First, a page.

Fall is officially here, and so is another season of fraud. In the below news roundup, Sift’s Trust and Safety Architects share their insights on existing and emerging fraud trends and tips for effective risk prevention. Read on for a refresher on the ‘Pig Butchering’ scam, learn how policy abuse threatens business, and explore emerging dangers lurking on the deep web.
Prepare for complex crypto scams
Crypto scams can cause long-term damage to both consumers and companies alike. Jane Lee, Trust and Safety Architect at Sift, joined the Merchant Fraud Journal’s ‘To Catch a Fraudster’ podcast as well as CyberWire’s Hacking Humans podcast to discuss her work going undercover to reveal the insidious scam called ‘Pig Butchering,’ which combines romance and fake crypto exchanges to con unsuspecting victims out of their money.
“Businesses need to do their due diligence to match the technological advances of the fraudsters,” says Lee, noting the lengths fraudsters will go to swindle their targets.
To hear more, listen to the full Merchant Fraud Journal podcast and Cyberwire’s Hacking Humans podcast.
Don’t ignore policy abuse
As online companies expand and grow, trust and safety teams are increasingly faced with threats that go beyond fraudulent orders and chargebacks. Known as ‘policy abuse,’ these can include promo abuse, new sign-up bonus abuse, refund abuse, and referral/affiliate abuse.
Kevin Lee, VP of Trust and Safety at Sift, outlines how this type of abuse works and why companies should pay attention to it, as well as strategies to combat these threats. Read more in our latest blog.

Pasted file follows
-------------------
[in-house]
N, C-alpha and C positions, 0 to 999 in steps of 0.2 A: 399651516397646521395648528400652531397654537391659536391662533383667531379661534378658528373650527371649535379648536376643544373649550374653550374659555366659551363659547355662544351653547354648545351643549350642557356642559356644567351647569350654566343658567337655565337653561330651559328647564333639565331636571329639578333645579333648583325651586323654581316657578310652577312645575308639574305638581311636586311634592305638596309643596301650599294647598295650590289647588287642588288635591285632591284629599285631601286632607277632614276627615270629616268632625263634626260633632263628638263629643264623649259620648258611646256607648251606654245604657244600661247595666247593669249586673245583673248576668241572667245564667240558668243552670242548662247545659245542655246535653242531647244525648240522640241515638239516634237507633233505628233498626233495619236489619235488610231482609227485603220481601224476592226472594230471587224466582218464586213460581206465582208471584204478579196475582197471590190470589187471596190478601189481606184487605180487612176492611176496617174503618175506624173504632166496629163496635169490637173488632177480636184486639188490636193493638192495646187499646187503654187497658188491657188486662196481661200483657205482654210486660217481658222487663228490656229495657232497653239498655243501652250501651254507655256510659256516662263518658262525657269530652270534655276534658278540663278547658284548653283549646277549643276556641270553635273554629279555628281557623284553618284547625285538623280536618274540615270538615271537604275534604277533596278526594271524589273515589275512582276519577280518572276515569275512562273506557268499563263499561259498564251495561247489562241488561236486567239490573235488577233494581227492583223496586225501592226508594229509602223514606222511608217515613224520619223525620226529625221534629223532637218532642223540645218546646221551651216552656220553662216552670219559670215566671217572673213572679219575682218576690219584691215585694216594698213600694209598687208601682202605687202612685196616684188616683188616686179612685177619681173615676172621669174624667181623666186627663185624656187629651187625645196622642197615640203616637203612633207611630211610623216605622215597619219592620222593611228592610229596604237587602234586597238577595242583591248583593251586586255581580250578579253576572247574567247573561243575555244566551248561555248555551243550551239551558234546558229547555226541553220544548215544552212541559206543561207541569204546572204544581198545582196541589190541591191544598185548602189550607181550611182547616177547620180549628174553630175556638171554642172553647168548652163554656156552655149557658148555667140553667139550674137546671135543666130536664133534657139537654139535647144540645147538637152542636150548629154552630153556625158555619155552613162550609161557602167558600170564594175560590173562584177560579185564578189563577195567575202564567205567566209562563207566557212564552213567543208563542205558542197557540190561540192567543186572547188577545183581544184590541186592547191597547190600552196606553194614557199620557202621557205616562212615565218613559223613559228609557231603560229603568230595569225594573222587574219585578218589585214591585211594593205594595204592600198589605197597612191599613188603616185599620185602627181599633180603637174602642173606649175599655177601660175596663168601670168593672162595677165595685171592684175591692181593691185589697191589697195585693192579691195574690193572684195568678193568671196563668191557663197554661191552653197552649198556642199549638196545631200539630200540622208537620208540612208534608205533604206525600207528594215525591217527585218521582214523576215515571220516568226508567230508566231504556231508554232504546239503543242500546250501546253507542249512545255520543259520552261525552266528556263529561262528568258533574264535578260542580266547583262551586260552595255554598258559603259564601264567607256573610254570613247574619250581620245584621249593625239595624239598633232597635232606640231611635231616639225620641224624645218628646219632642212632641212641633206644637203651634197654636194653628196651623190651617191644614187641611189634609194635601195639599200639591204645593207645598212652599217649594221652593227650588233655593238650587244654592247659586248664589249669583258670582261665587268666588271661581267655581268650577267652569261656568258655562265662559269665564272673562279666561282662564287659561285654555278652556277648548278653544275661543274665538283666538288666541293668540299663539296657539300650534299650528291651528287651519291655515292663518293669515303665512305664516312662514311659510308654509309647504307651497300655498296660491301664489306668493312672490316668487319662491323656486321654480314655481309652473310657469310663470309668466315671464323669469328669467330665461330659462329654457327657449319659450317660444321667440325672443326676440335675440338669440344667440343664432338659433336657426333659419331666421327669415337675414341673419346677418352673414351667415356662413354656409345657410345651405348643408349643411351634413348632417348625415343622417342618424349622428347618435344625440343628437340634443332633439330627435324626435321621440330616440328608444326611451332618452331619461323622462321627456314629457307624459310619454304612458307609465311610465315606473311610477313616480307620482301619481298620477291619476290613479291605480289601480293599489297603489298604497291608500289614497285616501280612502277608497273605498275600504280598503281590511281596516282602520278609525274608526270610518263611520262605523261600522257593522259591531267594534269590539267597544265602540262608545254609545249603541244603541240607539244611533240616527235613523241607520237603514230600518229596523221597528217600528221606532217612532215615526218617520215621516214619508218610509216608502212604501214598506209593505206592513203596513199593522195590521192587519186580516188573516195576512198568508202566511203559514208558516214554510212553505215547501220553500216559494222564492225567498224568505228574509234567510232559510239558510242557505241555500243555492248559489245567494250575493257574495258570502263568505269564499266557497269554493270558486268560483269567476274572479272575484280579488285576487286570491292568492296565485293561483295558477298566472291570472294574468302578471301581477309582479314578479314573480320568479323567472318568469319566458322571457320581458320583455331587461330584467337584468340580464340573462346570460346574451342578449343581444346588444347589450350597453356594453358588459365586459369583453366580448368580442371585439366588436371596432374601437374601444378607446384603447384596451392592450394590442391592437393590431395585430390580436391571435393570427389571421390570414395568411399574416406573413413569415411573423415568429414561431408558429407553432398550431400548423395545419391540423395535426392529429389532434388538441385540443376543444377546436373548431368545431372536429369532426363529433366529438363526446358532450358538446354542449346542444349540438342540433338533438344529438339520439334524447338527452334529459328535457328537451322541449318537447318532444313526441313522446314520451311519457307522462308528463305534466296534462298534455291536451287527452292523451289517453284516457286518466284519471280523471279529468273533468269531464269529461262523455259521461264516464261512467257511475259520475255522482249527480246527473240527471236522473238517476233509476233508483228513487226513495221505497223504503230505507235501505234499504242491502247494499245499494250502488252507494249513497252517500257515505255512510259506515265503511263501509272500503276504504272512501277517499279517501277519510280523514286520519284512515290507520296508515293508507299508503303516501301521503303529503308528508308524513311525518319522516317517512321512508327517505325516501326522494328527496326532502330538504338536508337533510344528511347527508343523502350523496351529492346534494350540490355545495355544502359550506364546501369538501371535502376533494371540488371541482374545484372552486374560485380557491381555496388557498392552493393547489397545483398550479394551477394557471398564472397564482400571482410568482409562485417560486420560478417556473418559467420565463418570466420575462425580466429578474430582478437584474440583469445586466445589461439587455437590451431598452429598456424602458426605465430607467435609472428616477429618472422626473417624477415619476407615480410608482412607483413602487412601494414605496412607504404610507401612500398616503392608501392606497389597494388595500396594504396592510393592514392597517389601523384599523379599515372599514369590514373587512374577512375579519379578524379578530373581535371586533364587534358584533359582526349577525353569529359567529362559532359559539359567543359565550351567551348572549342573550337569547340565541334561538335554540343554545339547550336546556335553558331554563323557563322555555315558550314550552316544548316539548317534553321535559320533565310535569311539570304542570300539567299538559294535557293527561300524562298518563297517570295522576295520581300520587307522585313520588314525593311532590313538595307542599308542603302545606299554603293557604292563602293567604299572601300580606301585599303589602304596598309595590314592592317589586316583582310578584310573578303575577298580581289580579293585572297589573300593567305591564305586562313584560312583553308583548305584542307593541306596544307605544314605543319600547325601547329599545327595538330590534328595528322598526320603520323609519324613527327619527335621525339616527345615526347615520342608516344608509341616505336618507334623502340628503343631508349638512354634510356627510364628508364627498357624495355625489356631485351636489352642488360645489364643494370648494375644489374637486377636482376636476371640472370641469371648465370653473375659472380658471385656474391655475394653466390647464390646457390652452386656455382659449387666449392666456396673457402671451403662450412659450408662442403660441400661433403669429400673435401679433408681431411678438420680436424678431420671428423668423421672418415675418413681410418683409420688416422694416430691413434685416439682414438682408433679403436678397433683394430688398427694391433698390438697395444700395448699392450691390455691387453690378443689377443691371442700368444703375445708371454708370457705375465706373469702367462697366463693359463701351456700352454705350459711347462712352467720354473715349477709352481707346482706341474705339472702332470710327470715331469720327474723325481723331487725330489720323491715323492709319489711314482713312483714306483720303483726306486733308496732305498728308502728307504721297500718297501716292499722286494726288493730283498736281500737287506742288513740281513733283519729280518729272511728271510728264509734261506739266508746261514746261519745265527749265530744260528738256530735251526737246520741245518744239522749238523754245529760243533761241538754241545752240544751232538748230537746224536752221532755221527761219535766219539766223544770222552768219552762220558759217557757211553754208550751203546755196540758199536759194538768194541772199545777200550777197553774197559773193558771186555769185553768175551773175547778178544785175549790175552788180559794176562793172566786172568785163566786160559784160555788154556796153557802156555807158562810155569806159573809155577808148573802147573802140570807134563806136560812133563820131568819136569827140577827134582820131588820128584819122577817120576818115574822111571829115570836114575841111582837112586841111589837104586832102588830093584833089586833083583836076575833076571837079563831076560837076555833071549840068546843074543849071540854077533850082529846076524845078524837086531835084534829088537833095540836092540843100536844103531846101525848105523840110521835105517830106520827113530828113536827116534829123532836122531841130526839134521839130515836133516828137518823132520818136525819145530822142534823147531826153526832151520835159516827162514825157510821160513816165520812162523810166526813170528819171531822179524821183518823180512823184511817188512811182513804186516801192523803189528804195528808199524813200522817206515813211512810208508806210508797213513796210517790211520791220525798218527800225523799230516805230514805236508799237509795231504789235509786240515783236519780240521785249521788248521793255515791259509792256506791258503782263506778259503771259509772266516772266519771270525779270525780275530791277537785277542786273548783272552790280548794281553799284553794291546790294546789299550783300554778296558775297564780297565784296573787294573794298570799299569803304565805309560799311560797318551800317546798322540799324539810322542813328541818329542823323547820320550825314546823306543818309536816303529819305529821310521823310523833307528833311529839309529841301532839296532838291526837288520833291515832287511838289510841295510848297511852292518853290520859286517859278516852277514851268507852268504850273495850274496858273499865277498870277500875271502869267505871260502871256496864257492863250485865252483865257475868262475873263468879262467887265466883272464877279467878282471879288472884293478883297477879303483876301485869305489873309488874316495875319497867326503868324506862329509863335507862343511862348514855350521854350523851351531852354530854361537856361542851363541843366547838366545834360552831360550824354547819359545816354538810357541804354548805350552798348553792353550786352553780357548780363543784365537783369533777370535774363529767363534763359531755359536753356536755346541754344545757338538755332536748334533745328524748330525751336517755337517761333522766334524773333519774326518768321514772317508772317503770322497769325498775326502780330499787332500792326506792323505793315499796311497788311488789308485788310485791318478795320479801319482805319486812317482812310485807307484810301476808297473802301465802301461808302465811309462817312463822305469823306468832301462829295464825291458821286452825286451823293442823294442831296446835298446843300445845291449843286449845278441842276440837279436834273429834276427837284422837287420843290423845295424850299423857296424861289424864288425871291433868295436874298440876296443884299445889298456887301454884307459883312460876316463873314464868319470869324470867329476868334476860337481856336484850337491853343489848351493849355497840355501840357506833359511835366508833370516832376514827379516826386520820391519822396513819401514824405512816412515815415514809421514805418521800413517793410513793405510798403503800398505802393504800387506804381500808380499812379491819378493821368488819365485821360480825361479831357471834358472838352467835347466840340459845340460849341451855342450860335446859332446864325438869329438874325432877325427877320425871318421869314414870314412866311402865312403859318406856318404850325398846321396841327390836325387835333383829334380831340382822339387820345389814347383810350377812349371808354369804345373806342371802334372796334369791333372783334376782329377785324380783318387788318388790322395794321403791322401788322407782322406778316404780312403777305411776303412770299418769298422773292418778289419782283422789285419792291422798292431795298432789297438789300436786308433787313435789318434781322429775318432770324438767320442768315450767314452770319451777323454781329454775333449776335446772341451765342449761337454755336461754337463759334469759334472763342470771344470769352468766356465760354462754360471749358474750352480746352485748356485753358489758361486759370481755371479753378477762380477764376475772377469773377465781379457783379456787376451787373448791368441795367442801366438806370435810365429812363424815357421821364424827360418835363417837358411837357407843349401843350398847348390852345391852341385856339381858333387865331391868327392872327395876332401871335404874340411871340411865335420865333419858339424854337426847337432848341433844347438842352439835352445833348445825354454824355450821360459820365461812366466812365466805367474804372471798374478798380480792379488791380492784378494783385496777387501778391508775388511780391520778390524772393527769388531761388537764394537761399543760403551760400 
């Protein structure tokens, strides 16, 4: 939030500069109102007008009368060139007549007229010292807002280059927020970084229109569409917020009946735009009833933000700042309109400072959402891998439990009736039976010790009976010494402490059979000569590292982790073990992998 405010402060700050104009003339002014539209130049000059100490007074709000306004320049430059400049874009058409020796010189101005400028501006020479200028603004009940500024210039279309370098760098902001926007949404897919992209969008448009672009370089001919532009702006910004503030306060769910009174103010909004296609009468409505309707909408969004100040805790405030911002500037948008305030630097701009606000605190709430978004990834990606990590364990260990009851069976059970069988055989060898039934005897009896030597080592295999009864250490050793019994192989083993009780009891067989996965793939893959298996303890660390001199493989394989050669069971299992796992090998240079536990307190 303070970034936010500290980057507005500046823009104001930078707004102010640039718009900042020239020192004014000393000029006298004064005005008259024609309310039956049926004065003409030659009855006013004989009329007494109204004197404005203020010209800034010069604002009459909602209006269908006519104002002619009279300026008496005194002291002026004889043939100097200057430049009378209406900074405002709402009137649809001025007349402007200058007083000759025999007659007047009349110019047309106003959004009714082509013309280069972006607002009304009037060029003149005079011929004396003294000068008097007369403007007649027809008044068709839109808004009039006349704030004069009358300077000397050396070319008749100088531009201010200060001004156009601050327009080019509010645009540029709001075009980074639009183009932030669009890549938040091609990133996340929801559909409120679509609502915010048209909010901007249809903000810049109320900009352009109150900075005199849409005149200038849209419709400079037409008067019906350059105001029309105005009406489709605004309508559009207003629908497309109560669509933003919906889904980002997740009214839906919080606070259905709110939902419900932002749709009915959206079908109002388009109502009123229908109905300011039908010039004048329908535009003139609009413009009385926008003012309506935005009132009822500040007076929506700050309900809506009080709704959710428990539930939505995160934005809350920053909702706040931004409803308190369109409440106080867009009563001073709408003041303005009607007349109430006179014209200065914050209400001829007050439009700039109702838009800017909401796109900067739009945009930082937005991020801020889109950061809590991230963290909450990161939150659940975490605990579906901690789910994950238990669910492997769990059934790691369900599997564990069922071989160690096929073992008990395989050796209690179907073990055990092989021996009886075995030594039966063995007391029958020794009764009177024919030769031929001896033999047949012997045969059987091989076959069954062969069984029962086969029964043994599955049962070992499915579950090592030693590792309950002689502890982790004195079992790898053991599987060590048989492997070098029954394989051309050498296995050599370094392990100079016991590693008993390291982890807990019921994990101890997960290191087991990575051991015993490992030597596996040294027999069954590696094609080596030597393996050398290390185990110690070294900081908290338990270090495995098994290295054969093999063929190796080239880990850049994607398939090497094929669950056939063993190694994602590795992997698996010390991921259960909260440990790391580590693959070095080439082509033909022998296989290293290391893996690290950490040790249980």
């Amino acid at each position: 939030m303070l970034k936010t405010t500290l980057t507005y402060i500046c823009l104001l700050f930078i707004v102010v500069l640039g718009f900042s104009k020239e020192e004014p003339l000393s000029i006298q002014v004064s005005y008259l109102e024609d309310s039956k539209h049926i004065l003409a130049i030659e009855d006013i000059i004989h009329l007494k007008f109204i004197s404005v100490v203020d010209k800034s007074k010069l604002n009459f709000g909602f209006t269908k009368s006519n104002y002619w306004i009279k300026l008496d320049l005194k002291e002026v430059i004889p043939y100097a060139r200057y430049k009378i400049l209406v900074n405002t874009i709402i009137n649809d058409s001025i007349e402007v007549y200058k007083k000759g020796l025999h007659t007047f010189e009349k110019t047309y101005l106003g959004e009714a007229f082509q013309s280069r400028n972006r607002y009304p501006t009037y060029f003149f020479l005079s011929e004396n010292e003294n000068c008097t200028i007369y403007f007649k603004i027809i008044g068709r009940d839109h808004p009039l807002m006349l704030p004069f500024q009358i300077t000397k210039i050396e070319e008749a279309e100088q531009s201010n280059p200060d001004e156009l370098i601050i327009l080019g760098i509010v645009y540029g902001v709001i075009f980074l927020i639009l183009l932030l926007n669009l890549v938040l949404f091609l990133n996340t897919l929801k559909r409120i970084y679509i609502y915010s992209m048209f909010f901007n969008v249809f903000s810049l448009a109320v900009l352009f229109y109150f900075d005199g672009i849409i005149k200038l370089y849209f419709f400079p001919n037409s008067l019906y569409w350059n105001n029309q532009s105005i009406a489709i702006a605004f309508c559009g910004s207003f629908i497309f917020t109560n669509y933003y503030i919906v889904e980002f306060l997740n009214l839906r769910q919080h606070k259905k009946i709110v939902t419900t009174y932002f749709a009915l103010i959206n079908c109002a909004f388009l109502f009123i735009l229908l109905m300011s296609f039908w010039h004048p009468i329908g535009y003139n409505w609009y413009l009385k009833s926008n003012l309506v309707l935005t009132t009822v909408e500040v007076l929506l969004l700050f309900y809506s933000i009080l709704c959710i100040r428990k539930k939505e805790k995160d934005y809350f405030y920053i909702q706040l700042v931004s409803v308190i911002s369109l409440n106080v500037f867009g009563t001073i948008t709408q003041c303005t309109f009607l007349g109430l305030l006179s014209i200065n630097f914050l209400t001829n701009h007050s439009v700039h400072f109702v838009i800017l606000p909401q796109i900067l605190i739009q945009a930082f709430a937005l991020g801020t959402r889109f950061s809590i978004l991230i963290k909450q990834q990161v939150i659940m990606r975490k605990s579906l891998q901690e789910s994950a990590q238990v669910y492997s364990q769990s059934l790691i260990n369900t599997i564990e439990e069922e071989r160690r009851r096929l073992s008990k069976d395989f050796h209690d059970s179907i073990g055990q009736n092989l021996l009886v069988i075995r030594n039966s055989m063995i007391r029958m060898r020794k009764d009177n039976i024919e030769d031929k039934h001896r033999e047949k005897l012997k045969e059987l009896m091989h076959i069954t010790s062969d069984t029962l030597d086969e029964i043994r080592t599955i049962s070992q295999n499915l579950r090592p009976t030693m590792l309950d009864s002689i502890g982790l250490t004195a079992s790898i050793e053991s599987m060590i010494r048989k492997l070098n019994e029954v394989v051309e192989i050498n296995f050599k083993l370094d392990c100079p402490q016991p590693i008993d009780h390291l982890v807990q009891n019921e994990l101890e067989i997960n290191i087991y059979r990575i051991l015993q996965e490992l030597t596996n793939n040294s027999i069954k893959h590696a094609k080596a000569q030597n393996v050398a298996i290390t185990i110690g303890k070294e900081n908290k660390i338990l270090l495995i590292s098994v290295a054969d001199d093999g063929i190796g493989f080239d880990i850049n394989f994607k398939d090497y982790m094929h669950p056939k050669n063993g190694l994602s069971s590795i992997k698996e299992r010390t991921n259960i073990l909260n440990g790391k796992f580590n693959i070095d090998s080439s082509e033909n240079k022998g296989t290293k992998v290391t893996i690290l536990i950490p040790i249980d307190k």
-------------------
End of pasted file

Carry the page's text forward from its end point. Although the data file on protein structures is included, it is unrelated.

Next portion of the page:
Stay ahead of deep web schemes
Jeff Sakasegawa, Trust and Safety Architect at Sift, presented at this month’s Merchant Advisory Group’s Annual Conference and Tech Forum, where he discussed the rise of fraudulent activity on the deep web. The deep web has turned into a safe haven for fraudsters looking to hide in plain sight; being a part of the internet that cannot be accessed by conventional search and can only be accessed through login credentials.
The deep web allows fraudsters to sell and trade user information often obtained through phishing, smishing, or other fraudulent tactics, which means consumers must be on high alert.
“Any open text field is an invitation for fraud,” said Sakasegawa. “Any message or post you can receive can easily 1) include a phishing link 2) link to malware 3) request for money.”
Not only a consumer problem, Sakasegawa also emphasized the damage this type of activity can do to companies, if not addressed, from negative PR, reduced customer engagement, and even legal issues.
To learn more about how fraudsters thrive on the deep web, listen to our webinar, ‘A Day in the Life of a Deep Web Fraudster.’
Discover the inner workings of a new cashout scam
Fraudsters are always evolving and improving on existing scams and tactics, finding new loopholes and security gaps to exploit. Sift’s Trust and Safety Architects recently uncovered a new version of the classic cashout scam (whereby fraudsters drain consumers’ cash or points), this time targeting bank accounts and crypto wallets. The deep web facilitates the scam, where fraudsters work together to funnel money from hacked bank accounts and crypto wallets. Capitalizing on crypto’s current downturn and consumers infrequently checking their accounts, this new type of cashout scam is just one among many examples of accelerating account takeover (ATO) fraud uncovered in Sift’s latest quarterly report.
“Account takeover attacks are proving to be a primary attack method among fraudsters in our challenging economic environment,” said Brittany Allen, Trust and Safety Architect at Sift. “Adding insult to injury, cybercriminals are leveraging automation via bots and scripts to launch ATO attacks at scale, often forcing businesses to choose between introducing excessive friction in their user experience or being consumed by fraud.”
Explore how the cashout scam works in detail on Sift’s Fraud Intelligence Center.